No.

    Why?

  11. #101
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    Partly ^^^ because the Mayflower Hotel had been stripped of much of its facade detail back in the 70's. Plus there was the eyesore of the rubble strewn lot along Broadway, which had sat fallow for 10+ years ...

  12. #102

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    Following the thread. My point (in responce to Klig's post... and adding to RandySavage's argument) is that a fine old building, the Mayflower(and for sake of argument, let's imagine that the ornamentation had not been previously stripped off) was replaced by a FINE new building. A NEW landmark. And of couse that's fine with everyone.

    ( The Mayflower with ornamentation: http://www.emporis.com/en/il/im/?id=486378 )

  13. #103

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    Developers in NY suck. Lois Weiss reported in the Post today that someone bought four buildings on 3rd between 78th and 79th and will replace them with a condo. I looked them up on propertyshark, and they're beautiful. Third has so many filthy, unornamented walk-ups that beg for redevelopment, and this creep decides to raze the nice ones. It's BS!!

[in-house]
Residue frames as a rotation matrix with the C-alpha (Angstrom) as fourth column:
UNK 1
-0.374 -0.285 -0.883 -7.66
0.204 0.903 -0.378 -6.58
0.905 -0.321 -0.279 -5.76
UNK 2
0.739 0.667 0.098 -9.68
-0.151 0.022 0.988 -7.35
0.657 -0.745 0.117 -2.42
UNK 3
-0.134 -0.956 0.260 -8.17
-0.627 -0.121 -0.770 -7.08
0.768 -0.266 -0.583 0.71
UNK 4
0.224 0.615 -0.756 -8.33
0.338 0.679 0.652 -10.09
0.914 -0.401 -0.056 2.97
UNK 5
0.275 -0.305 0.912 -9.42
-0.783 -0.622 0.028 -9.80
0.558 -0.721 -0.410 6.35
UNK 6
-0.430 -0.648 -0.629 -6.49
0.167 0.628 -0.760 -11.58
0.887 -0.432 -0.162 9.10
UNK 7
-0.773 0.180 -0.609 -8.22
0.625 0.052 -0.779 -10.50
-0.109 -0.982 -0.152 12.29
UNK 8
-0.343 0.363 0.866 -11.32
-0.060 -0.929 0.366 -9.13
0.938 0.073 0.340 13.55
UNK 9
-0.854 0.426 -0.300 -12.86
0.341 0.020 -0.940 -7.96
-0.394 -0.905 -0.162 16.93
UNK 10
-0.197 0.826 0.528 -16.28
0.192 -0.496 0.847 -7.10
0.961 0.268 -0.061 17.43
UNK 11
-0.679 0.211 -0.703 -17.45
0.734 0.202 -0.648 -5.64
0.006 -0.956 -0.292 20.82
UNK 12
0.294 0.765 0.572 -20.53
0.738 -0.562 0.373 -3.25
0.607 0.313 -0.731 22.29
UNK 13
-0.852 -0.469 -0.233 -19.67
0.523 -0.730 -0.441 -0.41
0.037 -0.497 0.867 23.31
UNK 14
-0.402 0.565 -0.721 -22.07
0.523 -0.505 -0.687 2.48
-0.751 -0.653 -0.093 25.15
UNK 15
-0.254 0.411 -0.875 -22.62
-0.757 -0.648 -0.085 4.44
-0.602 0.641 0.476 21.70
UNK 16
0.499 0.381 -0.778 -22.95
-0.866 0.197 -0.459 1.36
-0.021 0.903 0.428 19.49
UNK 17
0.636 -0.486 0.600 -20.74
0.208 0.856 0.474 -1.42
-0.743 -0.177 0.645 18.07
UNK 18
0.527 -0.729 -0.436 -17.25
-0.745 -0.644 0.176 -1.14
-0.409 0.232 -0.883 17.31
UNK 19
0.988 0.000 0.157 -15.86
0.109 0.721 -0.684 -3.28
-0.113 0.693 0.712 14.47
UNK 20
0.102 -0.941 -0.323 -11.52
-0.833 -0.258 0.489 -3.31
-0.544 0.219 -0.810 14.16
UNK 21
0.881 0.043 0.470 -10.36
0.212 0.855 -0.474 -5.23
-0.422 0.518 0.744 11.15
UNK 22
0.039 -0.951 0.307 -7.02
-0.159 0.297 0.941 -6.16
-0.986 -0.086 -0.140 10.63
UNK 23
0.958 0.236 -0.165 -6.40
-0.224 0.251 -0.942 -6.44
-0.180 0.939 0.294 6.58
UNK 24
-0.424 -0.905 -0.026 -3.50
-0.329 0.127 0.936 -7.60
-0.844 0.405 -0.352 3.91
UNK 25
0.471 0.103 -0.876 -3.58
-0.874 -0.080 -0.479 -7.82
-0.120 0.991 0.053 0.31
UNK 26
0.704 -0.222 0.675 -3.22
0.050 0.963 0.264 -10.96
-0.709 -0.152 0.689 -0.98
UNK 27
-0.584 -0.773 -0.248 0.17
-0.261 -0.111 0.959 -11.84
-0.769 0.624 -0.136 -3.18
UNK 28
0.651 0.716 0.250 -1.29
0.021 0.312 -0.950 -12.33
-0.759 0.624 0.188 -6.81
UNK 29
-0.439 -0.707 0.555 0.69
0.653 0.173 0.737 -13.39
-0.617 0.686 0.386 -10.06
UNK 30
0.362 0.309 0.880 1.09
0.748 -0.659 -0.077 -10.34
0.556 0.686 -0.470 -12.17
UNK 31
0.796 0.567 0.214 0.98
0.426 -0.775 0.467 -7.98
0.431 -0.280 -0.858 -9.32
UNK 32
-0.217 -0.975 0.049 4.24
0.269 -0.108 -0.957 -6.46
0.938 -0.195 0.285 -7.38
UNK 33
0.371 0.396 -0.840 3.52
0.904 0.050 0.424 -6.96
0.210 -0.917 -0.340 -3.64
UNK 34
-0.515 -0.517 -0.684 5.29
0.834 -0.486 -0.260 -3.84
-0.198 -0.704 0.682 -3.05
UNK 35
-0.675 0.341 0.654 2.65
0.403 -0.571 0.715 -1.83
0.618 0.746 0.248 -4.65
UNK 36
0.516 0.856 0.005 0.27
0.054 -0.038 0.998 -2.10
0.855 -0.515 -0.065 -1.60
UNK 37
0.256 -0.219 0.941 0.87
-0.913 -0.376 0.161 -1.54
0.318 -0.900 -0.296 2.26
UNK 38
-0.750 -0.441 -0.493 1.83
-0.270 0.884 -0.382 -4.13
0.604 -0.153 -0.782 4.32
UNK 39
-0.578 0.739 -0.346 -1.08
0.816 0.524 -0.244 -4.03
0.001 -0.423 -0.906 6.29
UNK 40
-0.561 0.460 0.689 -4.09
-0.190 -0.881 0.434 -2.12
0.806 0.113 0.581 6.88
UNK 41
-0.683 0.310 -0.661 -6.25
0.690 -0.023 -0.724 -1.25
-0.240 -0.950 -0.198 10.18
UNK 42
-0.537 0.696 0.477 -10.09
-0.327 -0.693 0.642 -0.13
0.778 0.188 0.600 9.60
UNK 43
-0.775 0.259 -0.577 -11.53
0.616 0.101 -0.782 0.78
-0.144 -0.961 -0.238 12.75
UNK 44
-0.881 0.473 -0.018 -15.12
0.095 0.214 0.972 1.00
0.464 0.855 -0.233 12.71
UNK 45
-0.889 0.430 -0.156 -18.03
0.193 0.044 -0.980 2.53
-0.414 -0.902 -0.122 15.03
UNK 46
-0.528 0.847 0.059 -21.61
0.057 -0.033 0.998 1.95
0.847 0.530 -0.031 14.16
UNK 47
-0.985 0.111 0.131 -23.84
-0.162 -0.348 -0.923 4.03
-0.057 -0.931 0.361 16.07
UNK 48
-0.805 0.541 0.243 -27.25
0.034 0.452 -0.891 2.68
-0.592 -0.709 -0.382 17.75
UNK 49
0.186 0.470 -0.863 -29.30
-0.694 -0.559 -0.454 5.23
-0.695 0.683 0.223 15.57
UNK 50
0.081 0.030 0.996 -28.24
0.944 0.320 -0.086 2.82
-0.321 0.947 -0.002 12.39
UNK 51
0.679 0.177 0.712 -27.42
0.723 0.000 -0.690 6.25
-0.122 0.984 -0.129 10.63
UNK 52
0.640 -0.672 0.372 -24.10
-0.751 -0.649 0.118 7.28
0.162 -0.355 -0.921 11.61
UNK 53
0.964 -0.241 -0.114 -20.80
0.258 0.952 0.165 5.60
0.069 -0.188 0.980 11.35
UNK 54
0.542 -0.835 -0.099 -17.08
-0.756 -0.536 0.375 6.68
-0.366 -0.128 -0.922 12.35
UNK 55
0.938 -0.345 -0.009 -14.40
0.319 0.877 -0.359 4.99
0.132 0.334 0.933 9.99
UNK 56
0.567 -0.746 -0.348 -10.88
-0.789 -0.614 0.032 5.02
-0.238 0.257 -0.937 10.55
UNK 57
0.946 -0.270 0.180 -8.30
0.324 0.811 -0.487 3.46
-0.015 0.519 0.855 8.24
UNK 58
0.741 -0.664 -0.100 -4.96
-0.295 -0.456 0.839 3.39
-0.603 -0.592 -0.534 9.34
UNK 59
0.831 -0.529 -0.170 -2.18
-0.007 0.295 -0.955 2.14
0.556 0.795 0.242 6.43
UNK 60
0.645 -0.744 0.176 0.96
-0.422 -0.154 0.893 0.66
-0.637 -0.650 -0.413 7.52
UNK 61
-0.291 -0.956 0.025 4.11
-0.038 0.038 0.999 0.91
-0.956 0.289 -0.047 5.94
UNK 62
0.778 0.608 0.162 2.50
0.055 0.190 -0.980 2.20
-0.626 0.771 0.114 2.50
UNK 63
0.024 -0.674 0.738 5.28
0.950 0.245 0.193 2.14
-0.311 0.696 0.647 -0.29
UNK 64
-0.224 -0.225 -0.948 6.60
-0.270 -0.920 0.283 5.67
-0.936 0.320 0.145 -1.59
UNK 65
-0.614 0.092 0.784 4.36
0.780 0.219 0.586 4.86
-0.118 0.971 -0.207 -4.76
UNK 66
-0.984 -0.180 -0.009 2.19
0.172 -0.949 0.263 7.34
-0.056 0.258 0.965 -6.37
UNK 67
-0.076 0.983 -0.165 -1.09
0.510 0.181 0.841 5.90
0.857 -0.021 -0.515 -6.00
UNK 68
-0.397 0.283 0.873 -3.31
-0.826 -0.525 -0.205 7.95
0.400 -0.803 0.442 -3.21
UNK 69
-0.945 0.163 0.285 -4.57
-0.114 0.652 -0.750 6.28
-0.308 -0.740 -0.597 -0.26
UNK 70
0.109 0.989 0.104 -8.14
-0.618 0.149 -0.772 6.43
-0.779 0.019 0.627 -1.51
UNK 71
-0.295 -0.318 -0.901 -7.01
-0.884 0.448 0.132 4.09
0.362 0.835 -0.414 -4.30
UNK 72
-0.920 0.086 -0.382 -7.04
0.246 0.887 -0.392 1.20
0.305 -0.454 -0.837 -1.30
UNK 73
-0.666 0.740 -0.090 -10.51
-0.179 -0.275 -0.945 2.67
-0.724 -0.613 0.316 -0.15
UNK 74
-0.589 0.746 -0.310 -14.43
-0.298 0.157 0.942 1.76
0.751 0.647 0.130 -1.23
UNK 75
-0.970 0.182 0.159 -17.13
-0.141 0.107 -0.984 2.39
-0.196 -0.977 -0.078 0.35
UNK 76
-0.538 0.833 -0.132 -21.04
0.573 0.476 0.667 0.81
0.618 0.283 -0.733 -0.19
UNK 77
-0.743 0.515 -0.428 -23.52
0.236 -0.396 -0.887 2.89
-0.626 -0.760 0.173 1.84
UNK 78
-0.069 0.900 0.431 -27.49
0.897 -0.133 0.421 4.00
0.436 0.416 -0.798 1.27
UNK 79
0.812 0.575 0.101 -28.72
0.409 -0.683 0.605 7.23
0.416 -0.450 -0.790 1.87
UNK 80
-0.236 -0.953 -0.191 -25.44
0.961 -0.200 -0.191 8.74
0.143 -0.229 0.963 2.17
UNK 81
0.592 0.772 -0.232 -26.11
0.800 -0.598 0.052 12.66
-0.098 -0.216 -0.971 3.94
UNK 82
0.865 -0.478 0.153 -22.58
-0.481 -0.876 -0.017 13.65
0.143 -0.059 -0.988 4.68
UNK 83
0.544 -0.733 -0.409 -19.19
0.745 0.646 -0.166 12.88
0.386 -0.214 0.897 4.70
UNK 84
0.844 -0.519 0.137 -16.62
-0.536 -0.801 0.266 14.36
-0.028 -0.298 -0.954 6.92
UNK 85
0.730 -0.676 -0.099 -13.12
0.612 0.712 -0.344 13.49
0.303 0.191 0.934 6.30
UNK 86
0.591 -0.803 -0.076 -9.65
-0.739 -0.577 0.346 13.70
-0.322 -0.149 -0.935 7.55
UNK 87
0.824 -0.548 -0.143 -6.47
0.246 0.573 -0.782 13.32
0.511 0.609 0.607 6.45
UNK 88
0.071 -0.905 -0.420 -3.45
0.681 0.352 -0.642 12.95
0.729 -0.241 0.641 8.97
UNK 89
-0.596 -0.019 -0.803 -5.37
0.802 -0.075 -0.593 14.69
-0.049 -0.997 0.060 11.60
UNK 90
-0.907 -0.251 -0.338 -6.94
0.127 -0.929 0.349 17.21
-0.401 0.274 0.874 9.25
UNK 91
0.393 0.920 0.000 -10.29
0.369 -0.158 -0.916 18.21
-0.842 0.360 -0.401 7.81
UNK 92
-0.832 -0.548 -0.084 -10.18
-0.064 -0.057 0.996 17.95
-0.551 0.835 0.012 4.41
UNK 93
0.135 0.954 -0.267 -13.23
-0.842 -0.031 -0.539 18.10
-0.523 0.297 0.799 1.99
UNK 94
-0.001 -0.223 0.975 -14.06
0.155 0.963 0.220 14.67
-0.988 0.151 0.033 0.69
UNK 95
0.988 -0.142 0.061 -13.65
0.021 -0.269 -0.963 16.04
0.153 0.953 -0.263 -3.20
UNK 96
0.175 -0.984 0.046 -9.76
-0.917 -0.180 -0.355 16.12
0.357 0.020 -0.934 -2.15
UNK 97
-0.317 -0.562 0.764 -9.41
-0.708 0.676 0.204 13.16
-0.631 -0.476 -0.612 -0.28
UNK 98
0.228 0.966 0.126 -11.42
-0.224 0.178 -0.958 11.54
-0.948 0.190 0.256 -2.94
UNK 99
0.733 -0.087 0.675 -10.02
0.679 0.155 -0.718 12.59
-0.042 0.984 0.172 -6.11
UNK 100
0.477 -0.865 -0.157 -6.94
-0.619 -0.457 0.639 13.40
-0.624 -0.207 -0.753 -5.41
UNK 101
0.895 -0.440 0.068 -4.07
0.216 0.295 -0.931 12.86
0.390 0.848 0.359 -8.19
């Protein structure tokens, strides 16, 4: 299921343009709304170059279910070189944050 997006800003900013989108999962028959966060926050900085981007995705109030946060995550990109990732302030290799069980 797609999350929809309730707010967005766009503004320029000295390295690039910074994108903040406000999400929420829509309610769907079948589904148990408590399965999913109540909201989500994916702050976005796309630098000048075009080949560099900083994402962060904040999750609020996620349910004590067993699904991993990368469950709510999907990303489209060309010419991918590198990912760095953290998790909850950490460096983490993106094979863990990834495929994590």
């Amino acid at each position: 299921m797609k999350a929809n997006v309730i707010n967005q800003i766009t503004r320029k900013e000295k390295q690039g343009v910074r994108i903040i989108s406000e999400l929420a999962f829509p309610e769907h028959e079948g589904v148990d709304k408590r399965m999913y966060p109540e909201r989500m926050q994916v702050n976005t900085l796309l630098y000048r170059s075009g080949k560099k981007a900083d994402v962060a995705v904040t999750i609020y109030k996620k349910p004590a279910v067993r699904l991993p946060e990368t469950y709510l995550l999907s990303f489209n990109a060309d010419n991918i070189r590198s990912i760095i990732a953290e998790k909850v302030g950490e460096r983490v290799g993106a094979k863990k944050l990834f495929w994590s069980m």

14. #104
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    I'm having great difficulty jump-starting a Preserve New York to pre-Henry Hudson times. Everyone looks at me like I'm a crackpot, but it would resolve your dispute: how do you determine what to landmark and preserve . Hey, it's sure to be LEED Platinum (maybe they'll even establish a Titanium level just for my idea), plus it will have a negative carbon footprint. Any takers? I didn't think so. Well, time to hug a tree; catchya later.

  15. #105
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    Quote Originally Posted by Scraperfannyc View Post
    There is good good and constructive Capitalism and Bad and corrupt Capitalism. The Capitalism that is creating the new WTC and the Chicago spire is very good, and Macklowe is at the opposite side of the spectrum.
    Sorry, but that couldn't be further from the truth. The new WTC is saddled with billions in federal aid money, as well as huge commitments from federal and state governments to lease space once it's built. Plus, the Port Authority is heavily involved. There may be certain aspects of the plan that are capitalistic, but calling it "very good capitalism" is just plain wrong.

    I have yet to see any definitive evidence showing that form of capitalism produces better results (read: nicer architecture) than the so-called bad/corrupt form of Macklowe et al.